Climate Change Action 100+ has over 450 investors with assets of $40trn (€34trn). One of its recent successes was Shell, which in April committed to achieve net-zero emissions. This was the outcome of engagement lead by the Church of England Pension Board and Robeco, along with other investors including USS and APG.
The group has also had successes in influencing corporate behaviour. Iancu Daramus, senior sustainability analyst at LGIM, says: “A few years ago, executives from the oil majors were quoted as saying emissions targets are superfluous.” Now these same oil majors are adopting net-zero targets not only for their own emissions but also for those of their customers.
Federated Hermes and Legal & General Investment Management led the drafting of the first Climate Change Action 100+ shareholder resolution in 2019 at BP. Bruce Duguid, head of stewardship at Federated Hermes points out that the resolution was filed by 9.6% of the company’s shareholder base.
The resolution called on BP to demonstrate that its strategy was consistent with the goals of the Paris Agreement, limiting global warming to 2°C. It was supported by the BP board.
Daramus says: “This resolution was passed with overwhelming shareholder support last year.” It is collaborating with other investors and using sanctions, which drives change.
One key reason why the Climate Change Action 100+ is so successful is because the investors have set targets and the performance of the engagement is being tracked against these goals.
Russell says: “Tracking collaborative engagement in this way is rare.”
It has resulted in a wave of new, very ambitious targets by companies in the oil and gas sector. Bijleveld says the next stage for these companies “will be to turn these goals into strategies and for them to be executed”.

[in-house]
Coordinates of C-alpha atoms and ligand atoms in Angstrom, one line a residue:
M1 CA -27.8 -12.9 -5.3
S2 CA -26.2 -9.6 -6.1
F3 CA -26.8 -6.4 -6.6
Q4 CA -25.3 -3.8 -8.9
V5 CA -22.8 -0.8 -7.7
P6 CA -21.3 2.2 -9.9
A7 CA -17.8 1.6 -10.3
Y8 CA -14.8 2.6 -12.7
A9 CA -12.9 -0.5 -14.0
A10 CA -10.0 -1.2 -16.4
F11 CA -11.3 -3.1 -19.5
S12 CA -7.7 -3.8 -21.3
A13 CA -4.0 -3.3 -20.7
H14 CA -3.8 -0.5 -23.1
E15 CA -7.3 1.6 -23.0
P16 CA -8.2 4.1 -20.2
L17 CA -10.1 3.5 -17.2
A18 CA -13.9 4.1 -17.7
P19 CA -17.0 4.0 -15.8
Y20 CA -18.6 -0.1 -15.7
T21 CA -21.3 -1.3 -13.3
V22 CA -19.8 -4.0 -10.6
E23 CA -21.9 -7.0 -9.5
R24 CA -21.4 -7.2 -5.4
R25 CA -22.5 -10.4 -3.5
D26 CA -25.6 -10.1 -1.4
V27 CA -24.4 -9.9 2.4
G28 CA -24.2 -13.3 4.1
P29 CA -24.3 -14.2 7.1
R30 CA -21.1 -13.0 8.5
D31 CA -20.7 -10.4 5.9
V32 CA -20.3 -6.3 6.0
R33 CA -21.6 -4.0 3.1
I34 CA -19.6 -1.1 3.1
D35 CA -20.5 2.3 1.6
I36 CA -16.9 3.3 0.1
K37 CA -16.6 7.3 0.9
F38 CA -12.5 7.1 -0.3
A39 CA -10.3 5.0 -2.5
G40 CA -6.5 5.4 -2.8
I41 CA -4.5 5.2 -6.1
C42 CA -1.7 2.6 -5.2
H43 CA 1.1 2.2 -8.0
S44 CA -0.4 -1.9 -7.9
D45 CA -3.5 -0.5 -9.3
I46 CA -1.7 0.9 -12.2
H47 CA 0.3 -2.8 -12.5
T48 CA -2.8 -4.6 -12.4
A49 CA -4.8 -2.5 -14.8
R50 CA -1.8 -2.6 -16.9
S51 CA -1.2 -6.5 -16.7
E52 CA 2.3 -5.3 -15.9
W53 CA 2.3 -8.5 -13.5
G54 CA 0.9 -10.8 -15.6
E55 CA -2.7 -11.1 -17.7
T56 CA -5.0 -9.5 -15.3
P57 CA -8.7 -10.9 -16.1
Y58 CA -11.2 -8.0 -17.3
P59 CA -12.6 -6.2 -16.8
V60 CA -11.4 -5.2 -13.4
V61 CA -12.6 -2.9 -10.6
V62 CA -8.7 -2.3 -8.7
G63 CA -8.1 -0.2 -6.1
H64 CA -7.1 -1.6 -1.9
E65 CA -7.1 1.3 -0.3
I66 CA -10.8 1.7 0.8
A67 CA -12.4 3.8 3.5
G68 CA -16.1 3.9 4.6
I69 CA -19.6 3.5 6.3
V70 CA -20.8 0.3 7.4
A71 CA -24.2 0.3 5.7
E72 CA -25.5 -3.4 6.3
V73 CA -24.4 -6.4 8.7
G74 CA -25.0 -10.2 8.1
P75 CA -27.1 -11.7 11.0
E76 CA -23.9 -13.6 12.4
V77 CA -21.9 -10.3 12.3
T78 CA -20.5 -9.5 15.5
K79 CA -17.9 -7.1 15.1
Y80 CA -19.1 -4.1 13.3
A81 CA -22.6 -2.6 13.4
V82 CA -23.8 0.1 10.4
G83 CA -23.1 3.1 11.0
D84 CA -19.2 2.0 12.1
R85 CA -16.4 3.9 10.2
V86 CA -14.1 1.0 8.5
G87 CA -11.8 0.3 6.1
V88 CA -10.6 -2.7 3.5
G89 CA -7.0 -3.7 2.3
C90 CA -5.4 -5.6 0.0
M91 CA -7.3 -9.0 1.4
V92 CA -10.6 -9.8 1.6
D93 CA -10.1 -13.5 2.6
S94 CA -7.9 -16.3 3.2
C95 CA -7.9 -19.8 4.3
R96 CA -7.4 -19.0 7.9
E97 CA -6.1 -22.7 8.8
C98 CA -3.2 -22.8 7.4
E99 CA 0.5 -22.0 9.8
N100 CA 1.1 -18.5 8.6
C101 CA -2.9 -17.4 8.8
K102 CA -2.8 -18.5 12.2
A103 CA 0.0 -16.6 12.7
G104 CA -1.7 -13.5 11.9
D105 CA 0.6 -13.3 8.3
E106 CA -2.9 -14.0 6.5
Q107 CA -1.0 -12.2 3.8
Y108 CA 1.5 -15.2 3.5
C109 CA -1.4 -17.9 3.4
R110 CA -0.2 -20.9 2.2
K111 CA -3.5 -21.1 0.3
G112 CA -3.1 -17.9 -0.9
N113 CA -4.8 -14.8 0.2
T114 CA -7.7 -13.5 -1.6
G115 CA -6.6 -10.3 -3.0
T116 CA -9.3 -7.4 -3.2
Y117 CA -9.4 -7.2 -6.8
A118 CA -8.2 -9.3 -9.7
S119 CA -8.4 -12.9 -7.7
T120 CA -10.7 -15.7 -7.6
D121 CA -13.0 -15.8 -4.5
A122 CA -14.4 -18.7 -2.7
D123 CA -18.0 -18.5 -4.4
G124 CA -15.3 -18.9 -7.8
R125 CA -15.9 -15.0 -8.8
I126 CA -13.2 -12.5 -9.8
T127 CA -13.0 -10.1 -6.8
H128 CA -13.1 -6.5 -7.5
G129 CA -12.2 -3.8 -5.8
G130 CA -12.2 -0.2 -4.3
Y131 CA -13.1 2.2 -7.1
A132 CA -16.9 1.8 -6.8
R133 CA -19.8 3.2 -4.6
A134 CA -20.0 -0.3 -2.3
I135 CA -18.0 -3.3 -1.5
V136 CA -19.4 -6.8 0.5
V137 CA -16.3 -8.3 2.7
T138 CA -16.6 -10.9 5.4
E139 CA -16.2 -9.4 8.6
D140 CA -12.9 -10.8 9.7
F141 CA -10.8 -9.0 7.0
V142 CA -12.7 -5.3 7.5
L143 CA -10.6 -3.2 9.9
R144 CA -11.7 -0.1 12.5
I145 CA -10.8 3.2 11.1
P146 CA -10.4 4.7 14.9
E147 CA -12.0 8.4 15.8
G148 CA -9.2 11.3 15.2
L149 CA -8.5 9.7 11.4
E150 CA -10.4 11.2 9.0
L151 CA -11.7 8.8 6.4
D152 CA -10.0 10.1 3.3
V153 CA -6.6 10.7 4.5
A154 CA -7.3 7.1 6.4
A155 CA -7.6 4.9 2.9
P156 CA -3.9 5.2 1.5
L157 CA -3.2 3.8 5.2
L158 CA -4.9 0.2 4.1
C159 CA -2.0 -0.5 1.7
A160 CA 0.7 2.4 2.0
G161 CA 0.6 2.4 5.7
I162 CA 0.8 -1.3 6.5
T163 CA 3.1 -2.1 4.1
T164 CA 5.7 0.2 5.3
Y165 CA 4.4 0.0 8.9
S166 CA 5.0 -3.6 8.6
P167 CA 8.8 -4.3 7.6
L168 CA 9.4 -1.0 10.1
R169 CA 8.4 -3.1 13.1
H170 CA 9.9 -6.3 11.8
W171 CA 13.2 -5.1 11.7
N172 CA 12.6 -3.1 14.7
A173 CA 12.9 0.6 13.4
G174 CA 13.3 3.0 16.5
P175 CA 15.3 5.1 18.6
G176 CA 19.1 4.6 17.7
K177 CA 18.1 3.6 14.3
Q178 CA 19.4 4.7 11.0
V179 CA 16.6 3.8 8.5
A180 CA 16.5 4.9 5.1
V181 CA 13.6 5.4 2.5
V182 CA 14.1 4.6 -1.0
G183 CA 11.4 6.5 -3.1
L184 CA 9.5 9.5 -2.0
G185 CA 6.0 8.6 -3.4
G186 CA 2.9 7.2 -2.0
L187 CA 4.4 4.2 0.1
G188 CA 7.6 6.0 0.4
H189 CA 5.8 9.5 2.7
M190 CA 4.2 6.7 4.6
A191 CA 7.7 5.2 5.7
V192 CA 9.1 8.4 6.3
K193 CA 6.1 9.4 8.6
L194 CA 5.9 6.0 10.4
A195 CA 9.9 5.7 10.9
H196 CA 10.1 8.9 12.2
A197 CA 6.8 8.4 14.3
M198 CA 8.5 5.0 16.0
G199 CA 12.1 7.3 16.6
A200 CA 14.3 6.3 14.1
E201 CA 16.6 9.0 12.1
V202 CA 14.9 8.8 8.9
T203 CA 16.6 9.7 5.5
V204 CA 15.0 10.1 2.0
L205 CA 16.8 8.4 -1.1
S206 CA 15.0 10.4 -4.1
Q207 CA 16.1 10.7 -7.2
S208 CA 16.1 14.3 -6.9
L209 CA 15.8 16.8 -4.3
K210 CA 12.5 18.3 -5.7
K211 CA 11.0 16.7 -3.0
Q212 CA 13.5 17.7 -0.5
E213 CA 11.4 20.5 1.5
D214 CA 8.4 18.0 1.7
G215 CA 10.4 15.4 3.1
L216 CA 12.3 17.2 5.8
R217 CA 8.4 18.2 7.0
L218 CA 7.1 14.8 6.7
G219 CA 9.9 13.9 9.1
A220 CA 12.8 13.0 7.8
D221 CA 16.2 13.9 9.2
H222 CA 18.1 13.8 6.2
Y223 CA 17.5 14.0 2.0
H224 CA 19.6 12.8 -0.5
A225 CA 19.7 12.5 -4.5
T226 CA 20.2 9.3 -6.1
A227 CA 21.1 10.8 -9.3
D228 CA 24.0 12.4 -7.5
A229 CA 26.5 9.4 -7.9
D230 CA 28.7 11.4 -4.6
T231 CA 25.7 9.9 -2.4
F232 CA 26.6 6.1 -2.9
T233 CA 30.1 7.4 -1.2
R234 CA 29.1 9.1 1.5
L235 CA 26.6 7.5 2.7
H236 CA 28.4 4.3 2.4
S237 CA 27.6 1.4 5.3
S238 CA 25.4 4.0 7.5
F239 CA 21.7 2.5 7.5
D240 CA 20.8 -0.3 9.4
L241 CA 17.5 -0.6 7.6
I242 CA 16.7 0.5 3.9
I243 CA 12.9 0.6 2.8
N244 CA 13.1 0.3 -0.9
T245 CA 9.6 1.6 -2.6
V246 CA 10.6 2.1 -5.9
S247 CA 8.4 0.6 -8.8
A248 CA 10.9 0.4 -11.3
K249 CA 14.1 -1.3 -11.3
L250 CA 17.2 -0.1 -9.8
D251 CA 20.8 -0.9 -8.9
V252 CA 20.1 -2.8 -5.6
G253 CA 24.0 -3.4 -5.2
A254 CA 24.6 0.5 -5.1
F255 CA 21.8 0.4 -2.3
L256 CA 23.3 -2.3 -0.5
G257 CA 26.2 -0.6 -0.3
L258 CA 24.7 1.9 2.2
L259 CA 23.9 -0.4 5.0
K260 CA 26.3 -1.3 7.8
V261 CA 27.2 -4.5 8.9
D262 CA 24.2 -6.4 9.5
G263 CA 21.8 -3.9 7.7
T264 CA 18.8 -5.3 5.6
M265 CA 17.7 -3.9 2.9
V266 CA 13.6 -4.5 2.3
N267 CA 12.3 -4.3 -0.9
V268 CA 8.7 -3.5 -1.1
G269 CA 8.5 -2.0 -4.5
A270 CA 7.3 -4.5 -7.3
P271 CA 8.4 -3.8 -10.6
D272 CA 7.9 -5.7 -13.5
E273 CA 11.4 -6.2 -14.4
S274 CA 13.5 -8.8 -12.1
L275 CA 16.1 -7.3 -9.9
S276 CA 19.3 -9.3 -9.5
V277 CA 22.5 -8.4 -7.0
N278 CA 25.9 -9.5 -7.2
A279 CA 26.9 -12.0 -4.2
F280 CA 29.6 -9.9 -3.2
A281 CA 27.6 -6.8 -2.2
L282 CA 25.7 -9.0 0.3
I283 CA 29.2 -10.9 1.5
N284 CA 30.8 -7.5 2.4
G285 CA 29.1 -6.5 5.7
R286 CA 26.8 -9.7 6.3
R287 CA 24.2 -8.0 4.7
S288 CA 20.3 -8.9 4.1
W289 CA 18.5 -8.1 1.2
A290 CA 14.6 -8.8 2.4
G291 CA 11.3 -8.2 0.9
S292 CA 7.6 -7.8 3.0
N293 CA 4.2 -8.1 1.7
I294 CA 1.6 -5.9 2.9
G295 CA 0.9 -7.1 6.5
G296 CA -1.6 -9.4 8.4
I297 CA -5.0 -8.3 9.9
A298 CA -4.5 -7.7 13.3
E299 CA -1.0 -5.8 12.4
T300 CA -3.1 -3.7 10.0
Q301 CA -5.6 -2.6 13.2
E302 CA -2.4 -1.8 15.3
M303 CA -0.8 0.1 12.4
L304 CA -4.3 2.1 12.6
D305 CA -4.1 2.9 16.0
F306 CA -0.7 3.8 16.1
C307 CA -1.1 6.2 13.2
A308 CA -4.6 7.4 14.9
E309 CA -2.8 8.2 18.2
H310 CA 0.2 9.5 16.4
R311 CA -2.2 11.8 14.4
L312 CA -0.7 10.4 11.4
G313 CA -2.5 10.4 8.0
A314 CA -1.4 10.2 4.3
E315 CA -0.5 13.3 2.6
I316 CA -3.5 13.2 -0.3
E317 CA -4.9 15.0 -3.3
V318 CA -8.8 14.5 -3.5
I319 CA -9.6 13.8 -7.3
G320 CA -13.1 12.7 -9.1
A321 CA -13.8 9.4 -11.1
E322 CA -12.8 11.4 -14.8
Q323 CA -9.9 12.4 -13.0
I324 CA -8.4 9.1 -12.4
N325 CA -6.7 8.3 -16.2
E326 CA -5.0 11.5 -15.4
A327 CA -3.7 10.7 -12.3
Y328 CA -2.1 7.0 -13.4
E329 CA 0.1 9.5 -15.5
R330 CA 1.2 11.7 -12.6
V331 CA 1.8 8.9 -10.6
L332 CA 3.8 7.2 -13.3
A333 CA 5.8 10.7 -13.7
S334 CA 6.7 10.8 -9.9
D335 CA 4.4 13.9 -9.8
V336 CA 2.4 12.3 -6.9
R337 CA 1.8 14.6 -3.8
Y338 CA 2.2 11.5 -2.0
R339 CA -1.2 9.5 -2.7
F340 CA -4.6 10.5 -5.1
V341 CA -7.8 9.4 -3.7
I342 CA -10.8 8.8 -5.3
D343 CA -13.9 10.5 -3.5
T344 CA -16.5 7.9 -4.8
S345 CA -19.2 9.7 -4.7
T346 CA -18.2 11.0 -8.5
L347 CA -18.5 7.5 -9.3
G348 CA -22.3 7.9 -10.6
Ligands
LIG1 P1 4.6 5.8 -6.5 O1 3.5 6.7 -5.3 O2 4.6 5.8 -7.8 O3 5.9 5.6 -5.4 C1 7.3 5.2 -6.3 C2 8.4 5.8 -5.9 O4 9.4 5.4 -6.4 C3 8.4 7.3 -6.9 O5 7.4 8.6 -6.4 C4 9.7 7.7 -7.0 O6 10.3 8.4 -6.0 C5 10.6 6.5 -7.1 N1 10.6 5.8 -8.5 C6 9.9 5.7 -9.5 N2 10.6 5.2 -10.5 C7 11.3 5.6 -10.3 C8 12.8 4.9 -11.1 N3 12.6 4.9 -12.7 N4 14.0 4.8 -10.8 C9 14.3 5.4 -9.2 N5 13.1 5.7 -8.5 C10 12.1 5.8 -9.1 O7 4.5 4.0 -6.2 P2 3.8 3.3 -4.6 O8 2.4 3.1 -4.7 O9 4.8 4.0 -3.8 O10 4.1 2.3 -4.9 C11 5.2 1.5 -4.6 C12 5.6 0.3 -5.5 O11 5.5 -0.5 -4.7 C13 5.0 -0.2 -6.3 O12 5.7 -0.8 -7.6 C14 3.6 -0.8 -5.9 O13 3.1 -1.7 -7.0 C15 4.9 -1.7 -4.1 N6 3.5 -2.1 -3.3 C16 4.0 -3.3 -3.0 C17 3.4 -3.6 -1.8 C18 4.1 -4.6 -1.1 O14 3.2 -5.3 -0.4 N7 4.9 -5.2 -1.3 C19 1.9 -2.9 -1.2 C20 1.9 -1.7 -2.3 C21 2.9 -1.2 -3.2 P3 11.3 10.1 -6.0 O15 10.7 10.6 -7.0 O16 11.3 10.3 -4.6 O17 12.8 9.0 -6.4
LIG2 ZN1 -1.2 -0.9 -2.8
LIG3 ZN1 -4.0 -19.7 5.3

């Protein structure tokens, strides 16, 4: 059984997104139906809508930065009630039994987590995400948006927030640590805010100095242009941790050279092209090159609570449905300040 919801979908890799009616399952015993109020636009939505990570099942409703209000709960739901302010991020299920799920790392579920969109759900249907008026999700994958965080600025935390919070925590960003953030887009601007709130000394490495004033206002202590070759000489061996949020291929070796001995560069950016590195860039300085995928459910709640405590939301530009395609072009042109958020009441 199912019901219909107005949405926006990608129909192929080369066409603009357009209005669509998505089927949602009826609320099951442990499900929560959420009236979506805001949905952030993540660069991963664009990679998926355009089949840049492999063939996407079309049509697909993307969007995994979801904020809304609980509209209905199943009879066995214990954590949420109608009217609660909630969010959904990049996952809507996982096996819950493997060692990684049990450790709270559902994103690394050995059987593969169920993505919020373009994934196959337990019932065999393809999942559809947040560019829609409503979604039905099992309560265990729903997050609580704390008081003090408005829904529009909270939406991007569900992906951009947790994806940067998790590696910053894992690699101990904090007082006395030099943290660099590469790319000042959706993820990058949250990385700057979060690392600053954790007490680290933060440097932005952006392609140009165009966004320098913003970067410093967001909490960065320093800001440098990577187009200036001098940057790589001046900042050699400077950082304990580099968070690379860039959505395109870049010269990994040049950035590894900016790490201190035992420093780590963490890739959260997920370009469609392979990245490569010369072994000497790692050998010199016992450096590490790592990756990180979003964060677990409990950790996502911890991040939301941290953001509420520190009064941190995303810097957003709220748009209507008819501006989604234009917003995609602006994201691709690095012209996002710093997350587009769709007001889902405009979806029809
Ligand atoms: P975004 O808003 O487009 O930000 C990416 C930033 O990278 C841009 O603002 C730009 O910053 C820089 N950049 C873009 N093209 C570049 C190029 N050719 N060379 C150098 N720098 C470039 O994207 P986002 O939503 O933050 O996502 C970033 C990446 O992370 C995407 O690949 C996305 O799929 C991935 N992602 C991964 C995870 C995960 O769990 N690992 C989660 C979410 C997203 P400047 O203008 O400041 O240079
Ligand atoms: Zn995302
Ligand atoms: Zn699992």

Van Lierop concludes: “The next stage of our engagement process will be to ensure this ambition of companies to implement their carbon net-zero ambitions. Only when this has been achieved will the net-zero goals of the Paris climate agreement be met.”
“We regularly assess the progress which has been made through our engagement. If a company is unresponsive to our engagement, this will factor into our decision to maintain our exposure.”
For example, the ABP pension scheme – which is managed by APG Asset Management – sold shares of the South Korean palm oil company Posco Daewoo in South Korea in mid-2018. The company was involved, through a subsidiary in clearing jungle to turn into plantations.
After engaging intensely with the company, ABP decided the company was not changing its behaviour rapidly enough and decided to divest the stock.
Even with the best systems in place it can be difficult for an individual investor to know whether its actions are successful. Russell at USS says: “Even though we carefully track our engagements, it can difficult to prove our conversations brought about a change in corporate behaviour.”
Companies will rarely say it was the actions of one particular investor that persuaded them to change their behaviour. “There are a small number of occasions where the company has told us our actions made them change behaviour,” says Russell.
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Approaches to engagement